City planning commission moves toward waterfront residential limits

The City of Hood River Planning Commission crept closer to being able to have a recommendation for the city council on residential building restrictions for the waterfront at its meeting Monday night.

After tossing several ideas back and forth, including ideas of separate zones for property directly on the water or those set back from it, the commission is likely leaning toward making a simple recommendation based on floor area ratio between commercial and residential development (FAR) to the council and then taking up the issue again in the future.

What the ratio of required commercial development to residential will be is going to be hammered out by the planning commission in the coming weeks and then addressed again at a Jan. 7 work session if needed.

The suggested minimum FAR was 1:1, which, for example, would be a one-story building covering all of the lot, or a two-story building covering half the lot.

Potentially anything above that ratio could be residential, such as a 2:1 building, which would be two stories covering the entire lot; but City Planning Director Cindy Walbridge said the commission had not determined a minimum or maximum.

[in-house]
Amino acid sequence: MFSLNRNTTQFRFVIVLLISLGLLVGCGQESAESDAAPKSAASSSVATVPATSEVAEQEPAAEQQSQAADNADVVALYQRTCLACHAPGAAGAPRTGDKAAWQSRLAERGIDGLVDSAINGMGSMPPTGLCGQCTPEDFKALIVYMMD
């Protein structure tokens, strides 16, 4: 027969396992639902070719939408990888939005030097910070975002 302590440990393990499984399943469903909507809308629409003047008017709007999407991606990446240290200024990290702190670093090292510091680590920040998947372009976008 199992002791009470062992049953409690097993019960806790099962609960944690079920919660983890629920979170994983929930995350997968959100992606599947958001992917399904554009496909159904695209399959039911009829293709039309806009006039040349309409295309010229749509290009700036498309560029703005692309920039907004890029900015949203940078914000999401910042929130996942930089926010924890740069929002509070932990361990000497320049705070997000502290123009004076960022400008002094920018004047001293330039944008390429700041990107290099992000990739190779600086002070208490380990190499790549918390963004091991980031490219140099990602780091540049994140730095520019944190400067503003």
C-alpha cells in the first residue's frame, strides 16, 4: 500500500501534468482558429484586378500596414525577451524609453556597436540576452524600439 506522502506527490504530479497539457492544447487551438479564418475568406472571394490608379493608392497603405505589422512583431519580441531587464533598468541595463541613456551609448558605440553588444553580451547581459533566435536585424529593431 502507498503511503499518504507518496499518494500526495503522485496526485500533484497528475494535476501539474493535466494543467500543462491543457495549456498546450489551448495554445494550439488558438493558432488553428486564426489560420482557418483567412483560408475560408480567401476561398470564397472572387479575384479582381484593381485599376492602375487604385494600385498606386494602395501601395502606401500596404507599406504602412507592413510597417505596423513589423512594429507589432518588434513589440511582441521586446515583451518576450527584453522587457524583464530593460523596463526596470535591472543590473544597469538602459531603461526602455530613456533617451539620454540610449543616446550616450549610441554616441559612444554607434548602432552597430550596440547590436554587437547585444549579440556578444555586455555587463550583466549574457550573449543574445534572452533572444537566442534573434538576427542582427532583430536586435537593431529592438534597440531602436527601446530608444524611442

Among the discussion items were how to work around a potential waterfront trail, and what development should look like along the trail.

The commission decided to take a step back from making a more in-depth recommendation after hearing from Port Director Michael McElwee who urged the city to work with the port where possible as the port continues its planning for its Lot 1 property just south of the Hood River Event Site.

“I think that the discussion about Lot 1 … should be input to the planning commission’s thought process as well as the city council and you have a very willing partner in the port to do that,” McElwee said.

Walbridge said that the city operates under different constraints than a port and that they would need to work with the city attorney before proceeding on a more comprehensive plan.

“I think we need to hear what the port had to say, which I think is very important; and we need to find a way through this quasi-judicial process to work collectively,” she said.